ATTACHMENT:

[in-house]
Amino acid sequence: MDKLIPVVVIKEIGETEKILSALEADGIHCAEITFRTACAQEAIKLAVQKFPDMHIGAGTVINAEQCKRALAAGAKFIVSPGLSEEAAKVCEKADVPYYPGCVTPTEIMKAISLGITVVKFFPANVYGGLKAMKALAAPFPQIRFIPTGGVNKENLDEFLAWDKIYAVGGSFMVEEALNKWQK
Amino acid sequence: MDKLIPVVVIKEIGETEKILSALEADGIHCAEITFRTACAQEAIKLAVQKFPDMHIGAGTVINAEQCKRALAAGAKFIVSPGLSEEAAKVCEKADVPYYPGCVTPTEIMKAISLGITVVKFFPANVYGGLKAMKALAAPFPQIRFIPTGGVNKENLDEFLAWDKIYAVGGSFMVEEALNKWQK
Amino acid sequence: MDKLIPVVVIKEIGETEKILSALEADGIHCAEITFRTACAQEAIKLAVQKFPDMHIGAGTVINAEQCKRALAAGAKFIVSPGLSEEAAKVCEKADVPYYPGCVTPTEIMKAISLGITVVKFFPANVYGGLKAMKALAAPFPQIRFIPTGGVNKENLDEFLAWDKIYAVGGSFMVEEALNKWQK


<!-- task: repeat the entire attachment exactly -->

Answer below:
[in-house]
Amino acid sequence: MDKLIPVVVIKEIGETEKILSALEADGIHCAEITFRTACAQEAIKLAVQKFPDMHIGAGTVINAEQCKRALAAGAKFIVSPGLSEEAAKVCEKADVPYYPGCVTPTEIMKAISLGITVVKFFPANVYGGLKAMKALAAPFPQIRFIPTGGVNKENLDEFLAWDKIYAVGGSFMVEEALNKWQK
Amino acid sequence: MDKLIPVVVIKEIGETEKILSALEADGIHCAEITFRTACAQEAIKLAVQKFPDMHIGAGTVINAEQCKRALAAGAKFIVSPGLSEEAAKVCEKADVPYYPGCVTPTEIMKAISLGITVVKFFPANVYGGLKAMKALAAPFPQIRFIPTGGVNKENLDEFLAWDKIYAVGGSFMVEEALNKWQK
Amino acid sequence: MDKLIPVVVIKEIGETEKILSALEADGIHCAEITFRTACAQEAIKLAVQKFPDMHIGAGTVINAEQCKRALAAGAKFIVSPGLSEEAAKVCEKADVPYYPGCVTPTEIMKAISLGITVVKFFPANVYGGLKAMKALAAPFPQIRFIPTGGVNKENLDEFLAWDKIYAVGGSFMVEEALNKWQK